Rosendal is a truly beautiful village complete with dramatic waterfall on one of the surrounding hills, and a country estate with rose and vegetable gardens and stables, home to the sturdy fjord ponies. Weather proved to be hot and sunny. Whilst waiting for the tide to rise so we could set sail again, Thelma donned swimming suit for a fjord swim, soon followed by Ruth and Rory who dived from the bow of the Swan! Swimming in a fjord, looking up at the mountains, was an incredible experience of nature’s offering at its finest.
Next stop further up the Hardangerfjord was Hardanger Fartoyvernsenter – Norway’s boat building and ‘living’ maritime museum. This centre employs apprentices for building and maintenance of wooden boats, and also for the disappearing skills of rope-making from a wide range of natural materials. Famous Norwegian craft, the Mathilde and Frosso, were lovingly restored to their former glory in this yard. The guided tour of the museum was most interesting, and it stressed the value of experienced skilled elders passing on their trades to a younger generation. Located in the museum’s excellent, albeit expensive, café was a small cinema, which showed a black and white film of life in one of Norway’s fjords before the advent of steamboats, bridges and tunnels, when life was dependant on rowing boats for survival (no doubt similar to remoter parts of Shetland in the distant past).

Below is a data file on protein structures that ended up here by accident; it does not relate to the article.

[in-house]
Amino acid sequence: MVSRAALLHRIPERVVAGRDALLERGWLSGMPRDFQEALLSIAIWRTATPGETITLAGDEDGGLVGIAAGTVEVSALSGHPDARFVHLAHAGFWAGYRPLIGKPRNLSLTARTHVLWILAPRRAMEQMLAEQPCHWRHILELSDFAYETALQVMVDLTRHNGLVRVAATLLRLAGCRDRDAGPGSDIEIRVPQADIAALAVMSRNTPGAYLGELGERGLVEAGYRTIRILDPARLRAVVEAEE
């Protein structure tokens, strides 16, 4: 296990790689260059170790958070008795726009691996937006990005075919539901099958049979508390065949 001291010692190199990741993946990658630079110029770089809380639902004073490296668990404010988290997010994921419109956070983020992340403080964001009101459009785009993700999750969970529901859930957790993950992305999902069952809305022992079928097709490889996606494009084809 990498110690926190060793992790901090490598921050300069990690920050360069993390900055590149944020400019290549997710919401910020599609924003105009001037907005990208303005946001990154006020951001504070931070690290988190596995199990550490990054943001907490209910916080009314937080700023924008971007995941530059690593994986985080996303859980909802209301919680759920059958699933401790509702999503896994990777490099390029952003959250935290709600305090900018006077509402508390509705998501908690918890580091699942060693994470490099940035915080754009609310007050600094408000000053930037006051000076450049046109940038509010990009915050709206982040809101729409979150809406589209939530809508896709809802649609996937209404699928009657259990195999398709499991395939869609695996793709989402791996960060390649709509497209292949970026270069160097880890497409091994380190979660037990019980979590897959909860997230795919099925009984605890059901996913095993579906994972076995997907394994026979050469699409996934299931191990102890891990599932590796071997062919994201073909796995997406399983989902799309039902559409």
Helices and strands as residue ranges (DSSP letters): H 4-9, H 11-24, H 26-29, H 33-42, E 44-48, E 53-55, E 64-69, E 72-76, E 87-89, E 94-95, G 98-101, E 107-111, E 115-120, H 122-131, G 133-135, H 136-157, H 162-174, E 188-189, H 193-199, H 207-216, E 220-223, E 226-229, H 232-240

Rory, who regularly and industriously fished from the Swan, was rewarded with hooking a large cod, promptly netted and gutted by his dad, and cooked superbly as fishcakes by Magnie that evening!
Staff from the museum came on board to view and appreciate the Swan’s structure. On spotting our bird books, the Norwegian foreman spoke about species present in the fjord, informing us of the presence of some white-tailed sea eagles, and low flying woodpeckers! Leaving Nordheimsund for the journey south to Mosterhamn, we were hopeful of spotting these birds, but none were spied.